Make If-Then Plans to Get More Things Done

by Edmond Lau

In the 1990s, Psychology Professor Peter Gollwitzer conducted a study into the science of motivation. At the University of Konstanz in Germany, he asked students who were on their way to final exams if they would volunteer to participate in a study to write a Christmas essay of how people spend their holidays. Students who agreed were told that they had to mail in their essays within two days of Christmas. Half of the students were also asked to specify when, where, and how they would write the essay. Of the students who specified these “implementation intentions,” 71 percent of them mailed in their essays; of the other half of students, only 32 percent did. That’s more than twice the completion rate for a relatively minor tweak. 1 2

The study reveals just how powerful a few minutes of planning can be in terms of overcoming our natural tendency to procrastinate.

Fight procrastination with if-then plans

Why did that little bit of planning make such a large difference? In her book Succeed, Dr. Heidi Grant Halvorson sheds some light as to how and why a simple practice called if-then planning can help us be more productive. In an if-then plan, we identify a situation where we will take a step toward a certain goal. So examples might be “if it’s 9am in the morning, then I’ll go running” or “if it’s Sunday after lunch, then I’ll catch up on my emails.”

Making these types of if-then plans can be helpful for achieving our goals, whether it’s a long term goal to build up knowledge and skills in mobile development (if it’s right after dinner, then I’ll watch an Android lecture) or a more short-term goal like fixing an old bug (if it’s after my 3pm meeting, then I’ll investigate this problem). Halvorson explains that the “planning creates a link between the situation or cue (the if) and the behavior that you should follow (the then)” and so when the cue triggers, the “then” behavior “follows automatically without any conscious intent.” 3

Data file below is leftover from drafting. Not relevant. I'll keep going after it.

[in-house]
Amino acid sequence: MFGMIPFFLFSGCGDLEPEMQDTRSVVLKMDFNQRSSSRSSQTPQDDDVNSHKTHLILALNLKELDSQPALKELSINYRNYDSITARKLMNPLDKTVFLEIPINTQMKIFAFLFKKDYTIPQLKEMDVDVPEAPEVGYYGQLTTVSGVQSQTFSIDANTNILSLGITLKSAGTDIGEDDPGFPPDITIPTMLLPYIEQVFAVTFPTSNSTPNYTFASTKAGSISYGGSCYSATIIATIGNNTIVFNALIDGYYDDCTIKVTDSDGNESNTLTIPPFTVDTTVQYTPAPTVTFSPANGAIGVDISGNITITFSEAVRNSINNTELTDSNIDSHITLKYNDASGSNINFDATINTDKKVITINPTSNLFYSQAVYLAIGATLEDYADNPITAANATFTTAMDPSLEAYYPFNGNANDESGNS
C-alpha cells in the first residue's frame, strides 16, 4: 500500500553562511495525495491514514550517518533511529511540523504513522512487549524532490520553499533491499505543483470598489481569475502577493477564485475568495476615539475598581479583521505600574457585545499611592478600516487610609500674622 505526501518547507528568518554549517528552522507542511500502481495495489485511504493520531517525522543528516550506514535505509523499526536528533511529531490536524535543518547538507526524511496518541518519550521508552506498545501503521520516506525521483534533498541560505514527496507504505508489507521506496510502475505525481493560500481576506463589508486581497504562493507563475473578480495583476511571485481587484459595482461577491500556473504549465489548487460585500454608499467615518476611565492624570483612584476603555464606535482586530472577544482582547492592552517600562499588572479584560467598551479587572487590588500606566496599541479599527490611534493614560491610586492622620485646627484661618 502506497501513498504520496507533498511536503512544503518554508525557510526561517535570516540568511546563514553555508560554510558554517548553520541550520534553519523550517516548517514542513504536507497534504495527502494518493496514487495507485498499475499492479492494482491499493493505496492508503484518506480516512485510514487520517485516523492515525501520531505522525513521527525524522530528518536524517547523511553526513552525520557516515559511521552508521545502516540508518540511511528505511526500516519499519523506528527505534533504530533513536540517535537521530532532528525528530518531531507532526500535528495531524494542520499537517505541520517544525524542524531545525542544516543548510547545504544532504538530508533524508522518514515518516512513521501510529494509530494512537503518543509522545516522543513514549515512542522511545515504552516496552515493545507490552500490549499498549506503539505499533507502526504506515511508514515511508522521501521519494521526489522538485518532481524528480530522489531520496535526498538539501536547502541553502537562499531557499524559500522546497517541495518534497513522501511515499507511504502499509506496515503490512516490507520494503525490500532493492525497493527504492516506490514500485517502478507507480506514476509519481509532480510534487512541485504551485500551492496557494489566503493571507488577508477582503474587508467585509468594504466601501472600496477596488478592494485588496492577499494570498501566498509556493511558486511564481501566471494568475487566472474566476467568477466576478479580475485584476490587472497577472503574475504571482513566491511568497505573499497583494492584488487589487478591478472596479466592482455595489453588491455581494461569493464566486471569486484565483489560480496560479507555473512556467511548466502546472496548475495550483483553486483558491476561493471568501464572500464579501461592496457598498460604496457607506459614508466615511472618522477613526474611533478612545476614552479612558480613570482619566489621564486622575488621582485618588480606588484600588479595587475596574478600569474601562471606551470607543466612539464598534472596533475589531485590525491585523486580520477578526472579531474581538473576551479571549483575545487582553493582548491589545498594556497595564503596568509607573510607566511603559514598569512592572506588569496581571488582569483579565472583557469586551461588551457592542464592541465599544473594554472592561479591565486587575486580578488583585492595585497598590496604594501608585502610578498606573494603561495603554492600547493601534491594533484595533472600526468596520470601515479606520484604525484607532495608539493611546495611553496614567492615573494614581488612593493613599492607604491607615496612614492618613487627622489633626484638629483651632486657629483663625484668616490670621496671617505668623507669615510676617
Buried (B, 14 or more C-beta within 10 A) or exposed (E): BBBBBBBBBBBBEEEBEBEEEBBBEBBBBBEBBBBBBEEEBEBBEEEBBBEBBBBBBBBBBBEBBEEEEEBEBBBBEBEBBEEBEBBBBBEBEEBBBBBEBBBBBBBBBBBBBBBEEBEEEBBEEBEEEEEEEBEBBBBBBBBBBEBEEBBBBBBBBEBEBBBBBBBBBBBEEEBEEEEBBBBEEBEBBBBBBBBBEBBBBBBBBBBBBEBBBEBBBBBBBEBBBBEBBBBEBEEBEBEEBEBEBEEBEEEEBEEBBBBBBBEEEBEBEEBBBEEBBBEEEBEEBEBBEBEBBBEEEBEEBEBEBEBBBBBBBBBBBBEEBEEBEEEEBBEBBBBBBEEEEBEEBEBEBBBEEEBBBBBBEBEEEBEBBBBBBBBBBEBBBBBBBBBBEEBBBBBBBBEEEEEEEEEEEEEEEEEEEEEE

The subconscious followup is important because a major reason why we procrastinate on the things that we’d like to get done is due to the initial reluctance and activation energy required for us to get started. That reluctance leads us to rationalize why it might be better to do something easier or more fun. When we make if-then plans and decide what to do ahead of time, we’re much more likely to consider the long-term benefits associated with a task whereas, in the moment, the short-term value that we get from procrastinating can often dominate. 4 This explains why in other studies, if-then planning has increased goal completion rates for people like high school students studying for the standardized PSAT tests, dieters trying to lower their fat intake, smokers trying to quit, people trying to use public transportation more frequently, and many others. 5

A particularly effective way that I’ve found to use these if-then plans is in making better use of small chunks of time. Paul Graham explains in his essay “Maker’s Schedule, Manager’s Schedule” that people who make things tend to prefer longer chunks of time in order to be productive. I’ve found that when I’m programming or when I’m writing, that 20 minutes or maybe even an hour often isn’t enough time to get into a productive state of flow and make a good dent. Something that’s closer to 3-hour chunks would be more ideal. The reality, however, is that with all of life’s daily interruptions, we still get stuck with small chunks of time during our day. We might have 20 free minutes before the next meeting, spend half of it trying to decide and pick what to do, and then end up surfing Hacker News or Reddit when it doesn’t feel like we have enough time to get started.